Taking an idea all the way from just a thought in someone's mind to codified law has always been tough in this country. Was meant to be that way since 1789 and will continue to be that way in the future. Part of the checks and balances system encourages due diligence be done and seeks to limit compulsive or abusive law making. The system does this by slowing down the process of turning an idea into a law.
But in DC its extra tough and extra slow. Not only do we have to conduct the regular steps of legislation; shepherd through council committees, subcommittees and then vote as a whole Council, then vote again two weeks later as a whole Council, then get a signature by the mayor.
But then there's Congress. If you ever want to be reminded that we are --at times-- treated like a ward of the state, here you go. Our laws have to be presented to special subcommittees in the House and Senate of the United States. And by proxy they are subject to review by the entire U.S. Congress. At this point, if a review occurs and no action is taken by Congress after 30 days, the bill becomes a law. No vote is needed.
However, the House and Senate can pass a Joint Resolution striking the bill down. A Joint Resolution is voted on like a bill, it has to pass with a simple majority in each chamber. Then, the President has to sign off on the Joint Resolution. At that point, the DC bill, which was almost a law, would be no more. It would have to go through the same process again and be resubmitted to Congress.
Even the threat of Congressional veto means that some ideas won't ever be put to paper as bills. For example, many local urban planner-thinkers like to suggest scraping our building height limit in certain parts of the city. I also think that's a great idea. And they're right, its a city municipal code and can be changed by the DC Council. Why not. Let's build skyscrapers in Tenleytown. Not likely, but let's say it happened next month; DC Council passes a bill eliminating height restrictions and Fenty signs off on it. There's no way, just none, that Congress would leave this bill alone. It would be killed immediately after review. So, the idea never gets pass the pie-in-the-sky phase. We know its a lost cause idea. Cool to talk about, but not possible right now.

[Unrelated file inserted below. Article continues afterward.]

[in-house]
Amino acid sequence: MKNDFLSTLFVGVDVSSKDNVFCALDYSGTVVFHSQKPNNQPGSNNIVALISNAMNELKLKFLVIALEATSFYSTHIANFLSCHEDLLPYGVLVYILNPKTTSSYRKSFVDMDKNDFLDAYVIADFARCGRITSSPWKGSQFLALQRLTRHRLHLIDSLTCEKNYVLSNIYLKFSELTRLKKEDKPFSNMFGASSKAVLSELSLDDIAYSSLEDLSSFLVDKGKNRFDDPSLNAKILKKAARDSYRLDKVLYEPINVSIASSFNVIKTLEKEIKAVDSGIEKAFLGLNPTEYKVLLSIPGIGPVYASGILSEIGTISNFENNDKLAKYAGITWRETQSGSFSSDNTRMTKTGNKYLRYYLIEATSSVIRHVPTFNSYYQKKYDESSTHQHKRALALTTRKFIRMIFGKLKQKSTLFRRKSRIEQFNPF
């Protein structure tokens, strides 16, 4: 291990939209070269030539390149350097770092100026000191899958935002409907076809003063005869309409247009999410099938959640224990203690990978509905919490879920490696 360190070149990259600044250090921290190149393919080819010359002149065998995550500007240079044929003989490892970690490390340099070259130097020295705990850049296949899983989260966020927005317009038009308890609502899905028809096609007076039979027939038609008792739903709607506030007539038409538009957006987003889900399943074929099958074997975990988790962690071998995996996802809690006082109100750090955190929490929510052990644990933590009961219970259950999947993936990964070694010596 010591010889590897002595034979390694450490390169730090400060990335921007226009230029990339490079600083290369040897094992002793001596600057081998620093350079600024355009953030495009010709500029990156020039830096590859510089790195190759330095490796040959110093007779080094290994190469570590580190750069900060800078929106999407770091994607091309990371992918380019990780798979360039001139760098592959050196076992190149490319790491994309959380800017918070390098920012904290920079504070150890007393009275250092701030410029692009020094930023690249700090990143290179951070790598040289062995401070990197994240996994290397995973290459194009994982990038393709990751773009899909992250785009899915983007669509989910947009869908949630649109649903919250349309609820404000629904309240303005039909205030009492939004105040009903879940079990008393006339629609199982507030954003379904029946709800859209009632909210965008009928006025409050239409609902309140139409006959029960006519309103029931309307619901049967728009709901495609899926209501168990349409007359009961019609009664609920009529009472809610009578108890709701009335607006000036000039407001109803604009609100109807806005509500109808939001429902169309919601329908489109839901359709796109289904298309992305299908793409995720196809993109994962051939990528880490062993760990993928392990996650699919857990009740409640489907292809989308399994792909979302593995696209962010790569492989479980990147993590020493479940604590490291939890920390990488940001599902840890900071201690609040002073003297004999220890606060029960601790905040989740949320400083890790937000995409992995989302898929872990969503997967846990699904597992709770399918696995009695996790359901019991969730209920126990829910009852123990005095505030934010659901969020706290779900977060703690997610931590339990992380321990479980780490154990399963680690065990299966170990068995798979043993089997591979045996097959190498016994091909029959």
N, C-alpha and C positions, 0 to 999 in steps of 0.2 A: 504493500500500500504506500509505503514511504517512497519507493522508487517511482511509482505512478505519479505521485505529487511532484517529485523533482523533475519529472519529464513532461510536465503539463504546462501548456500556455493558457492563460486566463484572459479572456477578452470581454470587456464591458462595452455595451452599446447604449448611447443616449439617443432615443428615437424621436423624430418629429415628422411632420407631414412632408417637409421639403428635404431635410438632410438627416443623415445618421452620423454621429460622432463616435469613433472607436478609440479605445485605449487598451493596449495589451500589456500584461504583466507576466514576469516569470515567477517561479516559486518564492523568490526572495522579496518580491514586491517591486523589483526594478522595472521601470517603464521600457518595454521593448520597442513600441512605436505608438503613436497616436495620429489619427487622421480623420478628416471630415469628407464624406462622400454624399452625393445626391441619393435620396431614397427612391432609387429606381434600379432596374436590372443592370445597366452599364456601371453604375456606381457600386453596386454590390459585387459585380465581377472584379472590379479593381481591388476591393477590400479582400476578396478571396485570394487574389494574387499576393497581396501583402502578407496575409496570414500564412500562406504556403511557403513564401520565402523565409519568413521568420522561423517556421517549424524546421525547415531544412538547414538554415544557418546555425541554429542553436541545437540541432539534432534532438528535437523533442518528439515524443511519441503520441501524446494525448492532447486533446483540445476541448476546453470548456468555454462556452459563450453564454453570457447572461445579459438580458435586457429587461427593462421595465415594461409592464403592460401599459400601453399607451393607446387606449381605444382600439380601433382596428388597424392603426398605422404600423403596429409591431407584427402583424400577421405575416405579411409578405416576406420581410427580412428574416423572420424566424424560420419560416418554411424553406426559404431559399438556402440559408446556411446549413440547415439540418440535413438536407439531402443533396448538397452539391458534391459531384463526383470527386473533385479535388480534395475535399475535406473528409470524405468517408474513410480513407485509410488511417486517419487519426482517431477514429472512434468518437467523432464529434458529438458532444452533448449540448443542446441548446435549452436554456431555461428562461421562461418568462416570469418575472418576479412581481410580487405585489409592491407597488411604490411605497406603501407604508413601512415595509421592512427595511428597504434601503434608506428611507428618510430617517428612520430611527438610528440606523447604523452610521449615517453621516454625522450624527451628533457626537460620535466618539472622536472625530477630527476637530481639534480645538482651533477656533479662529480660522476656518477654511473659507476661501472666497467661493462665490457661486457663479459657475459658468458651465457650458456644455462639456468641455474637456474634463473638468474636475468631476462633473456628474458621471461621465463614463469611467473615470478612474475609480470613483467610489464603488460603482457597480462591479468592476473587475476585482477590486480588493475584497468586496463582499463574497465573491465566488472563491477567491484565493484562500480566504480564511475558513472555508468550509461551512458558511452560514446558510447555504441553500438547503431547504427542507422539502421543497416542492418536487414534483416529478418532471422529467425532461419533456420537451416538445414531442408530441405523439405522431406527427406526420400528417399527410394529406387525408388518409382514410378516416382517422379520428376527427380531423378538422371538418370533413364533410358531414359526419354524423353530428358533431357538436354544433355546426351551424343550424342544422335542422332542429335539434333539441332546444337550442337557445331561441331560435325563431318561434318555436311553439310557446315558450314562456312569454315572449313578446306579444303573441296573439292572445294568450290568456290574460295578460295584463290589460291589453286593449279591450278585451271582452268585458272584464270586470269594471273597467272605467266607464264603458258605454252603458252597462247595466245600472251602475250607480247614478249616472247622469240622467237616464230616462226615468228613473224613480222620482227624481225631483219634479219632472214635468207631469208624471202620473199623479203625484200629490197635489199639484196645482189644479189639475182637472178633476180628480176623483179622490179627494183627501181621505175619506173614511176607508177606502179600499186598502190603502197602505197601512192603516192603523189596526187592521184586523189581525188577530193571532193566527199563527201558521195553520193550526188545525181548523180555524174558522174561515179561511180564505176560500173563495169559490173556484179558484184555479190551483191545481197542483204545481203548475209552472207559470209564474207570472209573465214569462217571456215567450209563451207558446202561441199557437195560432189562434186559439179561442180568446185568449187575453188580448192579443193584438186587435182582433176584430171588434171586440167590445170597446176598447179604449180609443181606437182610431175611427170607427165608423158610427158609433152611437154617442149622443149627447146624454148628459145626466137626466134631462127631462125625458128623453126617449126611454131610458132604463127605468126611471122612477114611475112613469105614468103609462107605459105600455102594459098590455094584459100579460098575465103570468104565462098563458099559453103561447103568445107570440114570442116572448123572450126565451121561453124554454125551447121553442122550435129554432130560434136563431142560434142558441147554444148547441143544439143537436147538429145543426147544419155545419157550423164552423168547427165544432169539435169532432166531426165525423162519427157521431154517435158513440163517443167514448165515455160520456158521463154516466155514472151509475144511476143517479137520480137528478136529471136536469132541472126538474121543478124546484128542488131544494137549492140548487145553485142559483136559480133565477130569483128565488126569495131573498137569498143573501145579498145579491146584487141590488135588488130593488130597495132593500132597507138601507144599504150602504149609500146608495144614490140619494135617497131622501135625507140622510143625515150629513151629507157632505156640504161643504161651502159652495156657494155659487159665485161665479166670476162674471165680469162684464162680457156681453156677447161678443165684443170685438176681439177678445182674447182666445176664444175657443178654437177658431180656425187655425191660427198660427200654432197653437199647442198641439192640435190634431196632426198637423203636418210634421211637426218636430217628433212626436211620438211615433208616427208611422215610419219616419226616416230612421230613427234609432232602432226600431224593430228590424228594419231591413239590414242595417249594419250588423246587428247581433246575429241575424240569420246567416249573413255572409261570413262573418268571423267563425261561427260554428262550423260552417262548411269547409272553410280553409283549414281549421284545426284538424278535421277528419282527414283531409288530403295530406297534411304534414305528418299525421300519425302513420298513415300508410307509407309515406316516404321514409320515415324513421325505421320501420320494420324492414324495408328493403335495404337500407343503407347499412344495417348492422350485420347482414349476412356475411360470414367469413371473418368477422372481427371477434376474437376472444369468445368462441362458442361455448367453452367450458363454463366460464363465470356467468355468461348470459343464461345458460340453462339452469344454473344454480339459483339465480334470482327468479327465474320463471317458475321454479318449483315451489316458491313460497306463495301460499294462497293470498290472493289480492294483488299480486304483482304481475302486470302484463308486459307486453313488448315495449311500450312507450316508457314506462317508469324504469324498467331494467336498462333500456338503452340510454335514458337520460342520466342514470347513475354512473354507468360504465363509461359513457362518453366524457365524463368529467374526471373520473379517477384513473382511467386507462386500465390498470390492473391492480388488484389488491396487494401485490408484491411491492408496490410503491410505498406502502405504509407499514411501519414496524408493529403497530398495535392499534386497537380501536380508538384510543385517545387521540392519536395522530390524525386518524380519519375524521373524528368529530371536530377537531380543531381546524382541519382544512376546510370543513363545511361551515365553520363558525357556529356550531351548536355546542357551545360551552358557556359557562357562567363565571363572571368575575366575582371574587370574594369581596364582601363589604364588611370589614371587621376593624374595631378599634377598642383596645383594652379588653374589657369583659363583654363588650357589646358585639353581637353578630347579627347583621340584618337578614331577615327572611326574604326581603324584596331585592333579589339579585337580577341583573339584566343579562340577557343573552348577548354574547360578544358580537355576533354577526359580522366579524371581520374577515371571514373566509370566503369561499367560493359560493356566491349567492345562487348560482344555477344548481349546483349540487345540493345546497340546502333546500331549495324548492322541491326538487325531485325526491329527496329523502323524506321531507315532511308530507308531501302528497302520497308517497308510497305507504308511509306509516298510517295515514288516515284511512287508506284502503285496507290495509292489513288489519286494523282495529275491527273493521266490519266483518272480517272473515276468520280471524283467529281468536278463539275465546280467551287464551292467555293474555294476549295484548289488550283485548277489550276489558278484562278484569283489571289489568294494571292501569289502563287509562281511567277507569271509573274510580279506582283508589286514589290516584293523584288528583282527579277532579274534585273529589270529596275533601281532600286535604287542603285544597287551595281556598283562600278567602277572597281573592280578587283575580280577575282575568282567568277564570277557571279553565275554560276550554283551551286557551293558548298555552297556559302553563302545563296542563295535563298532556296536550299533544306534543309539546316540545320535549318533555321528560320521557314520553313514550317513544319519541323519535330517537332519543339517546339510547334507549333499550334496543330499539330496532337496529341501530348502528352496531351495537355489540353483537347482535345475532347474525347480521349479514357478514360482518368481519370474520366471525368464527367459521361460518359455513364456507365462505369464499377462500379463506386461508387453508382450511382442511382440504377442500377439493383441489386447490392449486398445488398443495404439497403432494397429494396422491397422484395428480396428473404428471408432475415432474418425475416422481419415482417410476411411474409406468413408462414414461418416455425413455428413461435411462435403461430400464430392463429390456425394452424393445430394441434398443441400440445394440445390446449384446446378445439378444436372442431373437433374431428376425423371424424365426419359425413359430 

But the gay marriage bill is different. We wouldn't be the first to allow marriage. We'd follow Connecticut, Vermont, Massachusetts, Iowa and New Hampshire. And Congress had already set this up as a state and local issue with the somewhat ridiculous Defense of Marriage Act passed in 1996. So, here we are with a local decision. Passed twice by our local council and then signed by the local mayor. And we're talking about a basic right to participate in a simple, but important institution. A right available to about 90% of adults in this country. But not to everyone in every state.
To Congress, I say we decided yes, so let us be. To DC, I say let the rice throwing begin.